Vision and roadmap

An extract from Chapter 1 of the book Transcending Politics:

1. Vision and roadmap

There’s no escape: the journey to a healthier society inevitably involves politics.

That’s a message many technologists and entrepreneurs are unwilling to hear. They would prefer to ignore politics. They wish, instead, to keep their focus on creating remarkable new technology or on building vibrant new business. Politics is messy and ugly, they say. It’s raucous and uncouth. It’s unproductive. Some would even say that politics is unnecessary.

But putting our heads in the sand about politics is a gamble fraught with danger. Looking the other way won’t prevent our necks from being snapped when the axe falls. As eruptions from broken politics grow more intense, they will afflict everyone, everywhere.

On their present trajectory, technology and business are actually making politics worse, rather than better. Together, without intending it, they are fuelling increasing dysfunction within politics. In such a setting, technological innovations and aggressive business corporations might end up harming humanity much more than they help us.

You’ll find many examples in the pages ahead of how flawed politics leads to a string of bad outcomes. You’ll hear about perverse economic incentives, regulatory institutions that are caught in lethargy and inertia, vested interests that hold disproportionate power, self-perpetuating industrial complexes, spiralling arms races, and much more. These outcomes, exacerbated by almighty technology put to sinister use, are likely to lead in turn to a hurricane of adverse consequences – to an epic disaster of social disintegration and humanitarian tragedy.

Indeed, fixing politics is the central challenge of our time – and hence the central theme of this book. If we can fix politics – if we can transcend its messiness and ugliness to enable its true purpose – we can facilitate profound positive progress in many other areas of life. But if politics remains broken, it could lead us to collective ruin.

The necessity of politics

There’s no intrinsic reason for politics to be messy or ugly, raucous or uncouth. Nor should it be seen as some kind of unnecessary activity.

Politics arises wherever people gather together. Whenever we collectively decide the constraints we put on each other’s freedom, we’re taking part in politics.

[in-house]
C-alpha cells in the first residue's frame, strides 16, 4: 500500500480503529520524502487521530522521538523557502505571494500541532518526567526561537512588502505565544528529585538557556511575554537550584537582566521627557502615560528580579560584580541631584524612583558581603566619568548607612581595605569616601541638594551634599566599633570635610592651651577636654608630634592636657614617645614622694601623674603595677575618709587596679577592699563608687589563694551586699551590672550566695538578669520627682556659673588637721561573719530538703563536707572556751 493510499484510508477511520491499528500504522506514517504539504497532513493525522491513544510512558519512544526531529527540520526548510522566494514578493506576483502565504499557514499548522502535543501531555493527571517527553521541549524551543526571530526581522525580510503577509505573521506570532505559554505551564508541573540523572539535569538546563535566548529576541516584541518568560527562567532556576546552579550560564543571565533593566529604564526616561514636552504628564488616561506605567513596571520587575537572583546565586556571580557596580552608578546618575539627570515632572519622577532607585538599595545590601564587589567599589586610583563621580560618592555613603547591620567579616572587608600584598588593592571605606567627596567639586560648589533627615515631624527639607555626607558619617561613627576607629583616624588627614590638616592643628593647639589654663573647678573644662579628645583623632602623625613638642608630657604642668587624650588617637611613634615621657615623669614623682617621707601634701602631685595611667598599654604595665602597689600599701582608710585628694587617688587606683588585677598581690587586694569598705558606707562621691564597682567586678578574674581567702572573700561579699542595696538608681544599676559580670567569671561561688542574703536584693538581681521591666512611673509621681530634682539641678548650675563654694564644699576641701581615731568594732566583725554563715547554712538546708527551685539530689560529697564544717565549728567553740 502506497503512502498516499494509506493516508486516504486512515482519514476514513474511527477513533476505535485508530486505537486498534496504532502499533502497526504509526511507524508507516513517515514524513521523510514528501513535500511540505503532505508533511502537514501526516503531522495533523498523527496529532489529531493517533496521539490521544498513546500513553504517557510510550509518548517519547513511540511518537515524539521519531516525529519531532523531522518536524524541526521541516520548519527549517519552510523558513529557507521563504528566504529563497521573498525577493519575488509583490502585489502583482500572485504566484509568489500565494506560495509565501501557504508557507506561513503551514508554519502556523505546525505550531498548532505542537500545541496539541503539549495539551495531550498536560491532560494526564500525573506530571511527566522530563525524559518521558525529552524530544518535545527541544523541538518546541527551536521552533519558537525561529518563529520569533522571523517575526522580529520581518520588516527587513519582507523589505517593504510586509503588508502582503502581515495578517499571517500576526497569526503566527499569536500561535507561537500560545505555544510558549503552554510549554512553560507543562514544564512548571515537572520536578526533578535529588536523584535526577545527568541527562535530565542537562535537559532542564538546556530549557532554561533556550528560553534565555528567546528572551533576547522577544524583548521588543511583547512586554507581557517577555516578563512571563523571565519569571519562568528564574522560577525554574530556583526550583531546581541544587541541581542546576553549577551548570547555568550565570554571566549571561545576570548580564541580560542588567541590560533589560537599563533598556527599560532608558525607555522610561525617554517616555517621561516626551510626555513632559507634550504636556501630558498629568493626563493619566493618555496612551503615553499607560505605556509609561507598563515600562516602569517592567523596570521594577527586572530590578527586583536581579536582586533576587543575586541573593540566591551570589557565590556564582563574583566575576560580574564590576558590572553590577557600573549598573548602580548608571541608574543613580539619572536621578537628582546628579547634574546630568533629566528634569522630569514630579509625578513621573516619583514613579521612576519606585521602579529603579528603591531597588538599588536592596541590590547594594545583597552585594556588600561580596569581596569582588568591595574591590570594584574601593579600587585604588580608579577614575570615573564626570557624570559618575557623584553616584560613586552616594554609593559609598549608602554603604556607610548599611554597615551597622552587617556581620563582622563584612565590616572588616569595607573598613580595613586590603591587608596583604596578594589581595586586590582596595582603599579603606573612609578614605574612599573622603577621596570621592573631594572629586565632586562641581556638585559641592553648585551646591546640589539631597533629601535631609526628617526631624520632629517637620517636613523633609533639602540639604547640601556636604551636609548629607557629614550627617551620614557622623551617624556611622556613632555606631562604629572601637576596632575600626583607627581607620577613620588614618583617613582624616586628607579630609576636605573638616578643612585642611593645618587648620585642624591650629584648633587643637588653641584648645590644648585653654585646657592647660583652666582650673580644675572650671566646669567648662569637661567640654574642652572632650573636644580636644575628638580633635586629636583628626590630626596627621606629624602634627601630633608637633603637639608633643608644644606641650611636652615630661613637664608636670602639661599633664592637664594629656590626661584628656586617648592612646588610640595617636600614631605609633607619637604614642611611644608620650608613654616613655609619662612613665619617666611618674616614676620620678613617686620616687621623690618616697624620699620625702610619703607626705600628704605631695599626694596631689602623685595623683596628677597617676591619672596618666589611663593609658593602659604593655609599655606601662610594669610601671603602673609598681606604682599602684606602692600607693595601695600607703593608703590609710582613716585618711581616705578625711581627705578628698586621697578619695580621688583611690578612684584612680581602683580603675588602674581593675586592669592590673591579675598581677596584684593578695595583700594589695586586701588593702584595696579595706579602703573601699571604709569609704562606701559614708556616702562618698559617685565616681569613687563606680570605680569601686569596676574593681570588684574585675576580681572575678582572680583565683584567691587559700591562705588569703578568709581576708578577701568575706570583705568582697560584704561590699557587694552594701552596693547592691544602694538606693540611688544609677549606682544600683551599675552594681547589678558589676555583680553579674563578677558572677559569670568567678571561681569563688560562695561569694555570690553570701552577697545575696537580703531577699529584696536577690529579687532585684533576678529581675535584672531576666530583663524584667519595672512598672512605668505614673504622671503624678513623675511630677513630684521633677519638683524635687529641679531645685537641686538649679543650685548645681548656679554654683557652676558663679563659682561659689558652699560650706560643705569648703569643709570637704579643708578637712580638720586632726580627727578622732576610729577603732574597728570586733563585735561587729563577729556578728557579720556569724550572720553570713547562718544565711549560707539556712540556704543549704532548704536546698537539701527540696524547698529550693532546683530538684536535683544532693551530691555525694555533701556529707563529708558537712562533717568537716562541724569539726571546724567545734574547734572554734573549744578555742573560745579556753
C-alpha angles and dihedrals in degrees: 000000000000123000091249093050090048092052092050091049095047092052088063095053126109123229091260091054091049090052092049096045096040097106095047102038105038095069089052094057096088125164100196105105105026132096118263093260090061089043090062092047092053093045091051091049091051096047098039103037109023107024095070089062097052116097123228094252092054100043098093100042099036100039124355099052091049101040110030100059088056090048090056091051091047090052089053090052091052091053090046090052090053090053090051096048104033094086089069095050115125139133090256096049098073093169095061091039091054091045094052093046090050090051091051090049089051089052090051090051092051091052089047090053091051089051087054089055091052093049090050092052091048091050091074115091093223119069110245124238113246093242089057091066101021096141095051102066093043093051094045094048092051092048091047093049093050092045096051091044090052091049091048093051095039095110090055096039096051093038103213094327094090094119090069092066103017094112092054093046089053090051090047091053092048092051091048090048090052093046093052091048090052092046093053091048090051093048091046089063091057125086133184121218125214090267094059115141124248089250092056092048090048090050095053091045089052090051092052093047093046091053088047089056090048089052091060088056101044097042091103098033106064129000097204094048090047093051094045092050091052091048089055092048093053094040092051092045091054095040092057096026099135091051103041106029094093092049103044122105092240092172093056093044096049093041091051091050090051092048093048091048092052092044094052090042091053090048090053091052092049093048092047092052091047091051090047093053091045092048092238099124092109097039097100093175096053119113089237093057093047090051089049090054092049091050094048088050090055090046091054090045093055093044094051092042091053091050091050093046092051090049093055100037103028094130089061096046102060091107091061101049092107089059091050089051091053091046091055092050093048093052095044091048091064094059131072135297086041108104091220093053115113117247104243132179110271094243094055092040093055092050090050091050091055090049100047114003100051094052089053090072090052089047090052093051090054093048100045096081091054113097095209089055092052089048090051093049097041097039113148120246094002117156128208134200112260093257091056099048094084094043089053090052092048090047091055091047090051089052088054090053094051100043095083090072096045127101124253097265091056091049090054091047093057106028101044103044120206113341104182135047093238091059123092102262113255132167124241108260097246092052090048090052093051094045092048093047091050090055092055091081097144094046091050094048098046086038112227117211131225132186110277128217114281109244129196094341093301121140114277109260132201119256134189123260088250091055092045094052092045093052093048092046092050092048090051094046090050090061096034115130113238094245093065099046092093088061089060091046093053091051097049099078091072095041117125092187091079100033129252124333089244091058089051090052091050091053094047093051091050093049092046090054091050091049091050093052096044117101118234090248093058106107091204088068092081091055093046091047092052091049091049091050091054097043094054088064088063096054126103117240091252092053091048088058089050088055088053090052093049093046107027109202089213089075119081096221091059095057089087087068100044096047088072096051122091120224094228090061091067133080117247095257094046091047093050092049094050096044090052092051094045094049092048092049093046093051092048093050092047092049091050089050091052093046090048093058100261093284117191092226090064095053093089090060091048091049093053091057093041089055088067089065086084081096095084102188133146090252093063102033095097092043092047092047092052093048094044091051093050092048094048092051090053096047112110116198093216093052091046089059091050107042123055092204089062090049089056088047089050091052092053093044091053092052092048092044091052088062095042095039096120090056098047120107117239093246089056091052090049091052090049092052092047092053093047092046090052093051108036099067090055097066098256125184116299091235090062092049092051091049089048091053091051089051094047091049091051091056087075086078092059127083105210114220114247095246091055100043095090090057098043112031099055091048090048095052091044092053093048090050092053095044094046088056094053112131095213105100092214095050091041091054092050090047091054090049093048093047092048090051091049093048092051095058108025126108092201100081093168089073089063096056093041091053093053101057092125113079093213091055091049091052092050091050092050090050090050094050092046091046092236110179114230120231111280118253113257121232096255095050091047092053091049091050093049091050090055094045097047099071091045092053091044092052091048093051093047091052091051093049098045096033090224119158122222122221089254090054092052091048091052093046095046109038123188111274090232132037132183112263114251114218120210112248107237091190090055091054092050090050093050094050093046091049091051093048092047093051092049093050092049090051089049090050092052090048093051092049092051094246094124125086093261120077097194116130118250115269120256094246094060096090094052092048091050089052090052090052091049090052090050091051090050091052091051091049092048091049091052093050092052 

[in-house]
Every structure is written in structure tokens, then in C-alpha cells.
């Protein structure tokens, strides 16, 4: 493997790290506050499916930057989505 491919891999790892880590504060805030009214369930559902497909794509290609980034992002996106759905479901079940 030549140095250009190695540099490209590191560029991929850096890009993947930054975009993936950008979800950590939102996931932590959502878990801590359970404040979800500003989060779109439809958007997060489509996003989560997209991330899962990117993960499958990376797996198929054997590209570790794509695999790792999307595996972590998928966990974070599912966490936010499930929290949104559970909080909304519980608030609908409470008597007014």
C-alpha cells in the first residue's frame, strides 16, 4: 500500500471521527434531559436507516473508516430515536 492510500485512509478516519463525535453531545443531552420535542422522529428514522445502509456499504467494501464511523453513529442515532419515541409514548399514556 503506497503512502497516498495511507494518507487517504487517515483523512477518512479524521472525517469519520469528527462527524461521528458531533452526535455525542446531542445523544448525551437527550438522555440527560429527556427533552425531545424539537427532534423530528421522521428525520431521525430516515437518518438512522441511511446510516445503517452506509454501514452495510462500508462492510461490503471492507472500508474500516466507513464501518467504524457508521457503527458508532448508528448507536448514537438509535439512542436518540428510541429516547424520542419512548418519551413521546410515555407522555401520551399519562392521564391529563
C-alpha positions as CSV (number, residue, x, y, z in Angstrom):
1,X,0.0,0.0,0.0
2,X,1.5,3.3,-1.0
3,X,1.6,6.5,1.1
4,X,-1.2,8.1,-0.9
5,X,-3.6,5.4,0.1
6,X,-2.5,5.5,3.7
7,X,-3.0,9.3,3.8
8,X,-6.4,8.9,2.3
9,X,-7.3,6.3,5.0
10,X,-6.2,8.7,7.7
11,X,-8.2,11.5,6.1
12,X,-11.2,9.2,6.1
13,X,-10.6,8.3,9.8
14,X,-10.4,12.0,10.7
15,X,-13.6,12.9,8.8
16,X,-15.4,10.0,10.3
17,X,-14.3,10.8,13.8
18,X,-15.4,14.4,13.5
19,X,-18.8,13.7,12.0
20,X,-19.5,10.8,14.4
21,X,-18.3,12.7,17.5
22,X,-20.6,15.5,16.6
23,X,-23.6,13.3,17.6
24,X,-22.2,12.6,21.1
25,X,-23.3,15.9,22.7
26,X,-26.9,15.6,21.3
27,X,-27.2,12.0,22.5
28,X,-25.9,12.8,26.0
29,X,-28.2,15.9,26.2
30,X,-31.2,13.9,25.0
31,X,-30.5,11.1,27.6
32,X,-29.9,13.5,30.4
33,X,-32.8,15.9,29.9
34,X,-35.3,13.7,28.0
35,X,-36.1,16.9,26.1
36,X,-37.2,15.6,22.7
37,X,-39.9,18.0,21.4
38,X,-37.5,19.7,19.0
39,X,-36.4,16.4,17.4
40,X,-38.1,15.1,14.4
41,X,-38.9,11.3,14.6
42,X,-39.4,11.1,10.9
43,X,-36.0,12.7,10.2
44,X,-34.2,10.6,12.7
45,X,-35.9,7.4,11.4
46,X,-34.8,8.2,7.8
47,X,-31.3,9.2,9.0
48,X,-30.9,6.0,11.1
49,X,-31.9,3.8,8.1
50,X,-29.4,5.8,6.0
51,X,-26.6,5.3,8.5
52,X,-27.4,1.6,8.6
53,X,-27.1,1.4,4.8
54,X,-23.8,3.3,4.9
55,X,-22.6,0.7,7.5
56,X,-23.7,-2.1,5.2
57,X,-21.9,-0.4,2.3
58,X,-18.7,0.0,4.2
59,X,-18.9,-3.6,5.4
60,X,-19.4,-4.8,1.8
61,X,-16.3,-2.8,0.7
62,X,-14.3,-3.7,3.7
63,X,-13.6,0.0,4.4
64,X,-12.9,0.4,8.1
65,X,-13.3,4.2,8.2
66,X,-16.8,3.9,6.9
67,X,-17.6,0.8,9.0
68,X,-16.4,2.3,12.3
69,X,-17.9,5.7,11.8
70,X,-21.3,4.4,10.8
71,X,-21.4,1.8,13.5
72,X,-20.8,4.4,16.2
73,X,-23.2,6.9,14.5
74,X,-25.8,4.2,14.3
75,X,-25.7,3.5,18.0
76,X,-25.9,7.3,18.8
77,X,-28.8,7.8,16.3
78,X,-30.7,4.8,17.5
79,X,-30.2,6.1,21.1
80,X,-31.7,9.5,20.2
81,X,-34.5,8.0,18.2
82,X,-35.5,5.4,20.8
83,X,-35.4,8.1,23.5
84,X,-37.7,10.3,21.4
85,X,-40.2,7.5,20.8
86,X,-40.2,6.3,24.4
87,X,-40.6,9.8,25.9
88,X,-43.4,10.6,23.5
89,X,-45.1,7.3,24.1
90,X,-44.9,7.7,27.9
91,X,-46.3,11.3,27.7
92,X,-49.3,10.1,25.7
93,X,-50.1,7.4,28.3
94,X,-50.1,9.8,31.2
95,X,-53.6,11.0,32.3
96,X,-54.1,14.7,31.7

Consider some examples where constraints on freedom are needed…

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Tools for better politics?

Which solutions most deserve mention, in a list of “tools for better politics”?

Tools for better politics

As I’m reflecting on comments from reviewers of the draft chapters of the forthcoming book Transcending Politics, I’ve reached the view that I should add a new section, towards the end of the book, entitled “Tools well worth watching”.

This will fit well into Chapter 14, “Afterword”, which already contains a similarly-themed section “Communities well worth joining”.

If you have any suggestions or comments, either leave them in the Google Doc for Chapter 14, or as replies to this blogpost.

Ideally the list will include tools applicable to one or more of the systems described below (this is an extract from Chapter 1).

  • Transparency systems, so that the activity of public organisations and decisions are visible, and can be judged more easily and accurately
  • Fact-checking systems to determine more quickly and clearly, via an online lookup, if some information is misleading, deceptive, biased, or in any other way suspect or substandard
  • Thinking training systems to help everyone understand and routinely practice the skills of critical thinking, hypothesis formulation and testing, and independent evaluation of sources
  • Accountability systems to hold people and organisations to account whenever they pass on damaging misinformation – similar to how codes of conduct already operate in the fields of advertising and investment communications
  • Bridging systems to encourage people with strong disagreements to nevertheless explore and appreciate each other’s points of view, so that shared values can be identified and a constructive dialog established
  • Educational systems to keep politicians of all sorts informed, succinctly yet reliably, in timely fashion, about the trends that could require changes in regulations
  • Simulation systems to help politicians of all sorts creatively explore possible new policy frameworks – and to gain a better idea in advance of likely positive and negative consequence of these new ideas
  • Monitoring systems to report objectively on whether regulatory policies are having their desired effect
  • Concentration systems to boost the ability of individual politicians to concentrate on key decisions, and to reach decisions free from adverse tiredness, distraction, bias, or prejudice
  • Encouragement systems to encourage greater positive participation in the political and regulatory processes by people who have a lot to contribute, but who are currently feeling pressure to participate instead in different fields of activity.

One source of ideas, by the way, is the H+Pedia article on “Politics 2.0”.

 

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